Selected readings on US charter schools
The organization I lead, the United Negro College Fund, the nation’s largest minority education organization, and Metro Nashville Public Schools share a critical mission: We are dedicated to making sure our children get the education they need to compete in the 21st-century economy.
At UNCF, we want to see today’s elementary and secondary school students receive our scholarships and attend our member colleges and universities — including Nashville’s own Fisk University — or any other college. And Nashville needs these young people to complete their education so they can become its next generation of leaders.
For me, and I know for MNPS leaders, as well, that mission is more than a job; it’s personal, too. My children and I all got public school educations, and my grandchildren are attending high-performing public charter schools. So I know that both traditional public schools and public charter schools have important roles to play in making sure all our children get the education they need and that we need them to have.
That’s why I hope that the Nashville leaders who are pushing for a moratorium on the formation of new public charter schools will reconsider and take a look at what charters, as well as traditional schools, can contribute to fulfilling the aspirations we all have for our young people.
UNCF is especially concerned with making sure African-Americans from low-income families get a good education. I know MNPS shares that concern: 46 percent of all MNPS students are black, and 72 percent are economically disadvantaged.
It’s the record of public charter schools that makes me so strong a believer in the role they can play in helping to educate these critical young people. A recent Stanford University study showed that Tennessee public charters, all of which serve a disproportionately high percentage of minority and low-income students, outperform traditional public schools by large margins — each year adding the equivalent of 86 additional days of learning in reading and 72 days in math, compared to traditional schools. In Nashville, based on the state’s evaluation of academic progress, four of the top five performing middle schools are charters.
It’s a record that has convinced Tennesseans and Nashvillians. Two-thirds of Tennessee voters support charter school expansion. Many Nashville families are voting with their applications, placing their children on the charter school waiting lists that are necessary, because there currently is only enough space for about one in 20 students to attend a charter school.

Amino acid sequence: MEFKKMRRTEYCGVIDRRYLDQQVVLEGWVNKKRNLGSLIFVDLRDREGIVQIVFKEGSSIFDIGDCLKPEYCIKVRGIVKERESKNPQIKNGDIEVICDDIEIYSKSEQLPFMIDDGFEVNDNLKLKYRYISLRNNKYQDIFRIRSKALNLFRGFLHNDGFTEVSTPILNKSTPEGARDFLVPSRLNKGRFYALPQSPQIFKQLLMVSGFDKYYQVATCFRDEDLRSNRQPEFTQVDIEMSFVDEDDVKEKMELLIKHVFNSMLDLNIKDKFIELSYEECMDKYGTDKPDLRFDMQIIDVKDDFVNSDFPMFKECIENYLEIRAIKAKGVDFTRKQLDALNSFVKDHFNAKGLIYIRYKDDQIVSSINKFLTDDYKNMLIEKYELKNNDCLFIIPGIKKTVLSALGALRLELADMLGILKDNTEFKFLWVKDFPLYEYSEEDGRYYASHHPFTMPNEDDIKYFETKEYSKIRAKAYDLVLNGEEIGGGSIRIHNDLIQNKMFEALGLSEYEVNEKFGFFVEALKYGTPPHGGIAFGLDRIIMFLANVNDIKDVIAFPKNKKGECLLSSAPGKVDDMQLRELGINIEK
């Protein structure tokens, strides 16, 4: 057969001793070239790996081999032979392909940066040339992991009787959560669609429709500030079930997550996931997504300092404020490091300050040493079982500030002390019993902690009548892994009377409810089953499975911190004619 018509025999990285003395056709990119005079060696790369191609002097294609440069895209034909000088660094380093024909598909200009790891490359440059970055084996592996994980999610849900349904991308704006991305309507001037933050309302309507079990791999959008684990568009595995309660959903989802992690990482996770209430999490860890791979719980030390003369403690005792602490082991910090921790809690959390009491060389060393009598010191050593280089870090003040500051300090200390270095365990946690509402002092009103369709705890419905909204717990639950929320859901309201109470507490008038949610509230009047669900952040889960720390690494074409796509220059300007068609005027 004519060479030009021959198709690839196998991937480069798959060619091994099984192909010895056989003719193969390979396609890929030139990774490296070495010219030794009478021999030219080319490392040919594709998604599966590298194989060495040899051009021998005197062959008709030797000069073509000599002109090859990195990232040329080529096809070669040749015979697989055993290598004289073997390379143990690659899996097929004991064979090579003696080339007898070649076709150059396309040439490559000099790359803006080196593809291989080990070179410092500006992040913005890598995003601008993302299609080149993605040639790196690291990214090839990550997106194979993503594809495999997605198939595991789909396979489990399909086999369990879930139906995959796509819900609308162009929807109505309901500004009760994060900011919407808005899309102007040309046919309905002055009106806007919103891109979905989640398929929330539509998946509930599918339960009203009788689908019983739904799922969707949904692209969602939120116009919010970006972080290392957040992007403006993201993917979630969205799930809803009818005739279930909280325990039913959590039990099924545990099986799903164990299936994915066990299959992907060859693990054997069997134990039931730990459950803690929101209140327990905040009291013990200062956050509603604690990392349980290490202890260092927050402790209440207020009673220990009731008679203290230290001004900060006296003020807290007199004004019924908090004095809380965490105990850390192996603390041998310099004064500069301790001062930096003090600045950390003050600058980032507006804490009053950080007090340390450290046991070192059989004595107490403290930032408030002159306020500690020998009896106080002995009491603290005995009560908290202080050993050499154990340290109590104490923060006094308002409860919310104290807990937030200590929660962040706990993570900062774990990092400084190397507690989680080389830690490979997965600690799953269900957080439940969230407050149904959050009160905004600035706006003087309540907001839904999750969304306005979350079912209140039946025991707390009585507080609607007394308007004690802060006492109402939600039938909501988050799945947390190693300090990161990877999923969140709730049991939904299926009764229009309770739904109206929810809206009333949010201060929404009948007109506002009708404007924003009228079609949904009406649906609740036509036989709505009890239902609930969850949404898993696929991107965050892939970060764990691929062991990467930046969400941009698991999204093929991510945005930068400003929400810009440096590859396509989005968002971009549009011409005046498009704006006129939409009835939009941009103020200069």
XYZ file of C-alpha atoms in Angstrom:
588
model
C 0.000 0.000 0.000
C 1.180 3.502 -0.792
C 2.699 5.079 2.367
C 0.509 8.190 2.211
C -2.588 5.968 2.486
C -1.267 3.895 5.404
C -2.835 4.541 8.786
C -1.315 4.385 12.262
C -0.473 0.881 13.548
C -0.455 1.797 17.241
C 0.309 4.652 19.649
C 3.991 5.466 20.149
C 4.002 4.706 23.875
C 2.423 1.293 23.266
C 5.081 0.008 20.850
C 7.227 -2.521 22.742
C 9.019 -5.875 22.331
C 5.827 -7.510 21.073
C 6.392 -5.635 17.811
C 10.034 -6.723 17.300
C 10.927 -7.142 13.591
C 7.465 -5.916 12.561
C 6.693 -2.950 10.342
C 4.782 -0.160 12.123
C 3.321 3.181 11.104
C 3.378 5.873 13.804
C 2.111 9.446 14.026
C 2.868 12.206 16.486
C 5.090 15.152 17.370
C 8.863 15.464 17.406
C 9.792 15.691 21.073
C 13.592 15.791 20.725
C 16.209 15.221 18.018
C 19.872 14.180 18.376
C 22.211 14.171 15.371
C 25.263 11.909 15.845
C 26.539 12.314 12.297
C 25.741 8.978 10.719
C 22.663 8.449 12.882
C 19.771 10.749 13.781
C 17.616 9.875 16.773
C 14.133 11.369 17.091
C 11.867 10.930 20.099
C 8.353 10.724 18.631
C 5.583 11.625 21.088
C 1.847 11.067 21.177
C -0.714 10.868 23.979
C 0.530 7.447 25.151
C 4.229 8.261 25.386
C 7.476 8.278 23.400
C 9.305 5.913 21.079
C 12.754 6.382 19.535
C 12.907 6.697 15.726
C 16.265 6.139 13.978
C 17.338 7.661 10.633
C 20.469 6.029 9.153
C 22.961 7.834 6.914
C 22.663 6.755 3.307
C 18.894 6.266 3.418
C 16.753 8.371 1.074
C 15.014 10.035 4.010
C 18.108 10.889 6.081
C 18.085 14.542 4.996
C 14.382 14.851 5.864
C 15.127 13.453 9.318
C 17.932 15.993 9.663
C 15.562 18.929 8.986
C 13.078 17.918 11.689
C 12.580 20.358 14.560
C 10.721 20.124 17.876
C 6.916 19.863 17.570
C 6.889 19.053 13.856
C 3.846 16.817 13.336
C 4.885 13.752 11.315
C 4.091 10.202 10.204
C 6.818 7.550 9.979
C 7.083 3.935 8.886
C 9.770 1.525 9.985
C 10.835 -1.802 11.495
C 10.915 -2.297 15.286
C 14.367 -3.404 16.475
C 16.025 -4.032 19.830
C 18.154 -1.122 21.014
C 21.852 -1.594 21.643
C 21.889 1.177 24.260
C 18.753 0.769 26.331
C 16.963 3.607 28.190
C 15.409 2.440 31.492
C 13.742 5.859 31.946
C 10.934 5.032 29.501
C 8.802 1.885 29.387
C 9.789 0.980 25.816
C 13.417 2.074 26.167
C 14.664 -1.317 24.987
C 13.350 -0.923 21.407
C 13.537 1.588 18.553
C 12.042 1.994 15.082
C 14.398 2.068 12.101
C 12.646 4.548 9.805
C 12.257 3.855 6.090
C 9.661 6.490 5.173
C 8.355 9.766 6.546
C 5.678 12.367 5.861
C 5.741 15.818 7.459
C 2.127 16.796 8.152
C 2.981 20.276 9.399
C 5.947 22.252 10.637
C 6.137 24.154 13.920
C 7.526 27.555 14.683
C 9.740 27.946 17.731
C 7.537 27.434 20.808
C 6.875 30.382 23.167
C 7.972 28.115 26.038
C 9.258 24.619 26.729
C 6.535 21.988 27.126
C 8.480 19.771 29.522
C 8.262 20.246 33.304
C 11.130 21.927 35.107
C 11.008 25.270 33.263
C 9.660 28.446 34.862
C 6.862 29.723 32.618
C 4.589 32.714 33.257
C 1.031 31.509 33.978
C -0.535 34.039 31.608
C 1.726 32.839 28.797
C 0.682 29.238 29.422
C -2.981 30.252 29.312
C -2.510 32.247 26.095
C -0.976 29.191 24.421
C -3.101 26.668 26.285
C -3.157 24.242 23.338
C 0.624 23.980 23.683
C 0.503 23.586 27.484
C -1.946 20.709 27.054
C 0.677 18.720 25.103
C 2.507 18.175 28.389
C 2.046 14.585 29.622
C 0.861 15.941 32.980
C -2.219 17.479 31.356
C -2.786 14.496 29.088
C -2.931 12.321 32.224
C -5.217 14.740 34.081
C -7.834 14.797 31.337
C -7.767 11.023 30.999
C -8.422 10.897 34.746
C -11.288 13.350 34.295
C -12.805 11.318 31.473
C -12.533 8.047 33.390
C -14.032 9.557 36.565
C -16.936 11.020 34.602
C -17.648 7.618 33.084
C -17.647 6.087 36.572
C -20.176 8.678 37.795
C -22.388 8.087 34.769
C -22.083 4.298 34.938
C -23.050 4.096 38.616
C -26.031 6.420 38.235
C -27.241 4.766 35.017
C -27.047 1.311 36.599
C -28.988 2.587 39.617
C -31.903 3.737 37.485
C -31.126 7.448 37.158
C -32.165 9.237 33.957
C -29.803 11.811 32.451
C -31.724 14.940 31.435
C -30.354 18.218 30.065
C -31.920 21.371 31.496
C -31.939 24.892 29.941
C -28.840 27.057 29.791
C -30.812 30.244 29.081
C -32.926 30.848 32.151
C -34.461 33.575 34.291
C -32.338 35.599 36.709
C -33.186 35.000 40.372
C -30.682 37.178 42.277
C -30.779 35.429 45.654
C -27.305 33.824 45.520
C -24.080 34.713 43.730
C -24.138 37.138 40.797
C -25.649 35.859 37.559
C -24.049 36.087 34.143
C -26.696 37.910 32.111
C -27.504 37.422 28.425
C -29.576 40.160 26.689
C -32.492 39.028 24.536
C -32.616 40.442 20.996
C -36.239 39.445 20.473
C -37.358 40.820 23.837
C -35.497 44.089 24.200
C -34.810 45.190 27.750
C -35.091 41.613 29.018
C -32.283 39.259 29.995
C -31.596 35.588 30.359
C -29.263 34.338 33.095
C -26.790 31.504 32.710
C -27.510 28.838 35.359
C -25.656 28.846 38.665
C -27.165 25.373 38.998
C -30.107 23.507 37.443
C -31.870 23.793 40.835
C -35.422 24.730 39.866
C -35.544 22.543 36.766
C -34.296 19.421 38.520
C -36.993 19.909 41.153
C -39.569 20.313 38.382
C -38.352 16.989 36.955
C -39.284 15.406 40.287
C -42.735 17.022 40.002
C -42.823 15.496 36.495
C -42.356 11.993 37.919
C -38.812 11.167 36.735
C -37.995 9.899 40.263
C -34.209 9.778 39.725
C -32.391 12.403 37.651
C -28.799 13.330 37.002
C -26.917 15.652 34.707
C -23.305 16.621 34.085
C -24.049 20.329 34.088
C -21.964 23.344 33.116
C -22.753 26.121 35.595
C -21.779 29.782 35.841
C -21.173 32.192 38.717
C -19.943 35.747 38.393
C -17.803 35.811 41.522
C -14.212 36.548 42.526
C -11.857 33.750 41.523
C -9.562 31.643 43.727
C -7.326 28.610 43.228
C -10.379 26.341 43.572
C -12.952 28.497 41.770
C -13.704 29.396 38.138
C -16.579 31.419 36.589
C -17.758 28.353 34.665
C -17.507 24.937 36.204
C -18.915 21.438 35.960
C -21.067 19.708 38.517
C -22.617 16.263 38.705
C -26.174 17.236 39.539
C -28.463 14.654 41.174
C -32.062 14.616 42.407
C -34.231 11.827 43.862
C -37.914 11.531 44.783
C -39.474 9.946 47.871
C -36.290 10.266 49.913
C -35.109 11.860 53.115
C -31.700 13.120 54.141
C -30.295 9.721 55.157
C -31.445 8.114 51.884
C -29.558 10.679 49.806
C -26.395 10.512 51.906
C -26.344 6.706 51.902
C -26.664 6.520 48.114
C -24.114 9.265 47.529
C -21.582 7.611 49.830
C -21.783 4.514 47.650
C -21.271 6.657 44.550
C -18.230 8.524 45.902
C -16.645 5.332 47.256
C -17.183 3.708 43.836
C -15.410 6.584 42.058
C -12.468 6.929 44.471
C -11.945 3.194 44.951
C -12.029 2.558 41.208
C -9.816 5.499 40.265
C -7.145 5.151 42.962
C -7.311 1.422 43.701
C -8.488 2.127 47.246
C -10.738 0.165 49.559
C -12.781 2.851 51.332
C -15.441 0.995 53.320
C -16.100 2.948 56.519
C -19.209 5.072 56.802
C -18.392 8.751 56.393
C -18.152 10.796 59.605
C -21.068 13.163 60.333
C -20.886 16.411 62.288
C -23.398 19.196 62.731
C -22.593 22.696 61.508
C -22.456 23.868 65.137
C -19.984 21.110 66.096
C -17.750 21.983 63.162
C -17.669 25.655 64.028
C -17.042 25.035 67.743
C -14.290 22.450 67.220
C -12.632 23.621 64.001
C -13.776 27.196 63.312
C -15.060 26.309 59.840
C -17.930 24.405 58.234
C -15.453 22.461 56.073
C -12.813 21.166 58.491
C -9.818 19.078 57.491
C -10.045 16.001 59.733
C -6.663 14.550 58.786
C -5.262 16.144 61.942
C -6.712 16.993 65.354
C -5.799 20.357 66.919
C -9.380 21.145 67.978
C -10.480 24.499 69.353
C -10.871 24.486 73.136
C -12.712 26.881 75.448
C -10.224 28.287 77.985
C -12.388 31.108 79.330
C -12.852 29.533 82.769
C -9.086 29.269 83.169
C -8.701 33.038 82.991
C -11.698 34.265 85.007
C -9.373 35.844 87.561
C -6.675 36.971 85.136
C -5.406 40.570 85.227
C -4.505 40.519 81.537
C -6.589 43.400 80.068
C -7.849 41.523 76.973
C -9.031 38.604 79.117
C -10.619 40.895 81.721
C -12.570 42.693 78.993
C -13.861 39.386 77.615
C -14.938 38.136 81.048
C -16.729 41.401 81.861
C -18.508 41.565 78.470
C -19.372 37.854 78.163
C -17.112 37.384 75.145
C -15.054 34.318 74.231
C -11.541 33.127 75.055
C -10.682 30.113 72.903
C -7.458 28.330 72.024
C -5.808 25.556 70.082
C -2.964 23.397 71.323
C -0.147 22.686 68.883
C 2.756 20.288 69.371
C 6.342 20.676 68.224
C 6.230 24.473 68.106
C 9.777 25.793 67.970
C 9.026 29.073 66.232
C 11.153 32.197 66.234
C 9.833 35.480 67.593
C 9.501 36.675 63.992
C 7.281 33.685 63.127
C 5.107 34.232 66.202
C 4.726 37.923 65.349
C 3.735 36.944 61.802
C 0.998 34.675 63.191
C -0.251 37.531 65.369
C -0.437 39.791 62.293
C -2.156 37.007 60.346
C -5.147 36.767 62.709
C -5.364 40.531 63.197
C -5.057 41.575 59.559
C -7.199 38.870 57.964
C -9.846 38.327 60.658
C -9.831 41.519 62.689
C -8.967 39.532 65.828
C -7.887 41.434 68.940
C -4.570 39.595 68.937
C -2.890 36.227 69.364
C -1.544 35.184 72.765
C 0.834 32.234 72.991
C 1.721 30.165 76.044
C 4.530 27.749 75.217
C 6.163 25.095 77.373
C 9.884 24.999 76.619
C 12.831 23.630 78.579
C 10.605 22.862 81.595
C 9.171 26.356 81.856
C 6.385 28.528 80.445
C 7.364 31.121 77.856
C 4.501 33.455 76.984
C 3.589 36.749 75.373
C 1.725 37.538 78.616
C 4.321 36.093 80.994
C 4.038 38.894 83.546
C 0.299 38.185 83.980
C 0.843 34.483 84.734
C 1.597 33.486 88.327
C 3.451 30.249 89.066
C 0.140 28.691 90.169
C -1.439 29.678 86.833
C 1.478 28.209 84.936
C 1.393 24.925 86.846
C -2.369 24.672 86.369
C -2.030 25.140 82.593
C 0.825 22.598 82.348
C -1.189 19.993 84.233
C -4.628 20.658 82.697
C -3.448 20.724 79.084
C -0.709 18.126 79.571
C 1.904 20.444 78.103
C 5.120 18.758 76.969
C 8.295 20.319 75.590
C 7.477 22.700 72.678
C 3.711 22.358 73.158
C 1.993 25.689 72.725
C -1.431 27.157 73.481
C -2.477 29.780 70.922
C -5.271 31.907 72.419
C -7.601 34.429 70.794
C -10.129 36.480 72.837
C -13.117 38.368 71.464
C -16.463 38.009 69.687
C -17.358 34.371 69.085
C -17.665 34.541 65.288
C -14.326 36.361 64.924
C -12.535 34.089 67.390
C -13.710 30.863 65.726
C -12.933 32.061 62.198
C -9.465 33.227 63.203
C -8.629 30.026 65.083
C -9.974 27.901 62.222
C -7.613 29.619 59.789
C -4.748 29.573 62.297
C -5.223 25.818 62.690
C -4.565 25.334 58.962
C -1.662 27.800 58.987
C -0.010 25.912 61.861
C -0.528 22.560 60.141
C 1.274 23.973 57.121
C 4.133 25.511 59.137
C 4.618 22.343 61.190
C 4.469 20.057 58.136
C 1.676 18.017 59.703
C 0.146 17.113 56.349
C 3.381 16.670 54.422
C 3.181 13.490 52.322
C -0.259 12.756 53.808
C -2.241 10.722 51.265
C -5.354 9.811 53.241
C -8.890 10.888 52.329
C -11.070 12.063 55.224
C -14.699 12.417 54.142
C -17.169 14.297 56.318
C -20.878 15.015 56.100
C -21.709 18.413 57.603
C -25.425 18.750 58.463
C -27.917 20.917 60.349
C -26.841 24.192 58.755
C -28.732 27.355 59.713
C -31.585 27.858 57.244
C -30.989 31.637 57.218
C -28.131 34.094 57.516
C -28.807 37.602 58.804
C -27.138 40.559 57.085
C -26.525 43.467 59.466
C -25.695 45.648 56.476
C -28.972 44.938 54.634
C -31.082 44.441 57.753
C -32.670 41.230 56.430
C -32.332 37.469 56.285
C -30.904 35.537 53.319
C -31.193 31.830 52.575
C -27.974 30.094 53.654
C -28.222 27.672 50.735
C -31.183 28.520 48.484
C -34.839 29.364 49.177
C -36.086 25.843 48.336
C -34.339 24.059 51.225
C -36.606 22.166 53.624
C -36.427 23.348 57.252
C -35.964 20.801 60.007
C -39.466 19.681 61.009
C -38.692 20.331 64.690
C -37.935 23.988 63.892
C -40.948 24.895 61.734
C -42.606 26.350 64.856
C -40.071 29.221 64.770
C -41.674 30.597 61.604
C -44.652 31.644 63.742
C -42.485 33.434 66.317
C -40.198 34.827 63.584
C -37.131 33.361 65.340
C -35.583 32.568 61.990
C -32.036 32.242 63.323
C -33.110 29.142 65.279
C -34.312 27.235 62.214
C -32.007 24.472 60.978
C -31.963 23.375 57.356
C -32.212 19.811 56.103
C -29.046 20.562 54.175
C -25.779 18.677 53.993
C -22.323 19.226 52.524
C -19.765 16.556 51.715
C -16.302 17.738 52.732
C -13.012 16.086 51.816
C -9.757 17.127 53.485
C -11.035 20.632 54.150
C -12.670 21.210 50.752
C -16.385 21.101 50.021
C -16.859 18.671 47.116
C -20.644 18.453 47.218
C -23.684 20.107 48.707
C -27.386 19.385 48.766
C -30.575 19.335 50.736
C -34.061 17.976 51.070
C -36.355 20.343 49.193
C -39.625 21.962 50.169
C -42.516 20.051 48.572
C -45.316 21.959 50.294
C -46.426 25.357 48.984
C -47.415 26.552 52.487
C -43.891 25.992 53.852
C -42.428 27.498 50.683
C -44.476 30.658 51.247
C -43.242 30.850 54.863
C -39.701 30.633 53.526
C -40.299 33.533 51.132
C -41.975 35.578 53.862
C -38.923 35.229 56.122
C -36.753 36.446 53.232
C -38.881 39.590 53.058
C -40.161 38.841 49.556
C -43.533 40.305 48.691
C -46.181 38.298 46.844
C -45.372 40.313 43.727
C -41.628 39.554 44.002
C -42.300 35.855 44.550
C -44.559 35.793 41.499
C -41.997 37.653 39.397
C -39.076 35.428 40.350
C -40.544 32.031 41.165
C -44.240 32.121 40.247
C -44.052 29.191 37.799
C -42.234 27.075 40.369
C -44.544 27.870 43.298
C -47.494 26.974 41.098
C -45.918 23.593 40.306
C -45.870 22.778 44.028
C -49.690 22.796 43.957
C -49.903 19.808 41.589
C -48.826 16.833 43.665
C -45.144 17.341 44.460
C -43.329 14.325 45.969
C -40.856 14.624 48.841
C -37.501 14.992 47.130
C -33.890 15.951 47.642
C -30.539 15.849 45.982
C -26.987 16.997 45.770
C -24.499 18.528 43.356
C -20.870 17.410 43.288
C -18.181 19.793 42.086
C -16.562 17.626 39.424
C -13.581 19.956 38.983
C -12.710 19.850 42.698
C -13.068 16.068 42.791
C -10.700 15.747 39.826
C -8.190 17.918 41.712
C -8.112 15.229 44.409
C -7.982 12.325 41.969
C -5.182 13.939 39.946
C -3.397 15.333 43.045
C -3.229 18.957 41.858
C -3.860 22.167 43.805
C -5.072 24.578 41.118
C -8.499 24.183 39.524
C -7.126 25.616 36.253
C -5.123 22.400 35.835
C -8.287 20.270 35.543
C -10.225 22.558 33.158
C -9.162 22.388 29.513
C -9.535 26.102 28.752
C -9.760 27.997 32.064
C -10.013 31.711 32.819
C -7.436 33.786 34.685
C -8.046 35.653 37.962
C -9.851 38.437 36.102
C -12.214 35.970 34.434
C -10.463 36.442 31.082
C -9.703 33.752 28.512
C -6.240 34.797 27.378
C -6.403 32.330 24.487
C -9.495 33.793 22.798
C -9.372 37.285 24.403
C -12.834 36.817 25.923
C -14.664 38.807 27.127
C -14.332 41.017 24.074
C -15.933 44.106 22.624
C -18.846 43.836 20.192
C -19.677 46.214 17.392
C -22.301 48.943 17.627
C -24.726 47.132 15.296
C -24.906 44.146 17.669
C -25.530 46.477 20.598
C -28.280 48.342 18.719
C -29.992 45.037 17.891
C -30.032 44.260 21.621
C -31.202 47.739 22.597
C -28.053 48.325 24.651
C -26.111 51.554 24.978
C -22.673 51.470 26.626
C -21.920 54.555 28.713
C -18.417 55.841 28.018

Our policy shouldn’t be “either-or” — charters or traditional public schools. It should be “both-and.” In fact, the respective strengths of charters and traditional public school has given rise to a new kind of school district, the “portfolio district,” which takes the best of both charter and traditional schools to improve the performance of all schools to get the best on behalf of, and out of, all Nashville’s young people. Charter schools’ record of achievement, here in Nashville, throughout Tennessee and around the country, has earned them a prominent place in the MNPS portfolio of schools.
I know that Nashville public schools, like big-city school districts everywhere, face daunting budget challenges. But we need to manage budgets, not let them manage us. We especially should not let tight budgets lead us to disinvest in educational approaches, like charter schools, that have proven their ability to get the results we all want and our children need and deserve.
Public charter schools are not the sole answer to Nashville’s education challenges. But they are a potent and essential part of the solution. Giving more of Nashville’s parents the choice to enroll their children in charter schools now is the smart and right thing to do.
Source: The Tennessean – by Michael L. Lomax, Ph.D. (President and CEO of the United Negro College Fund)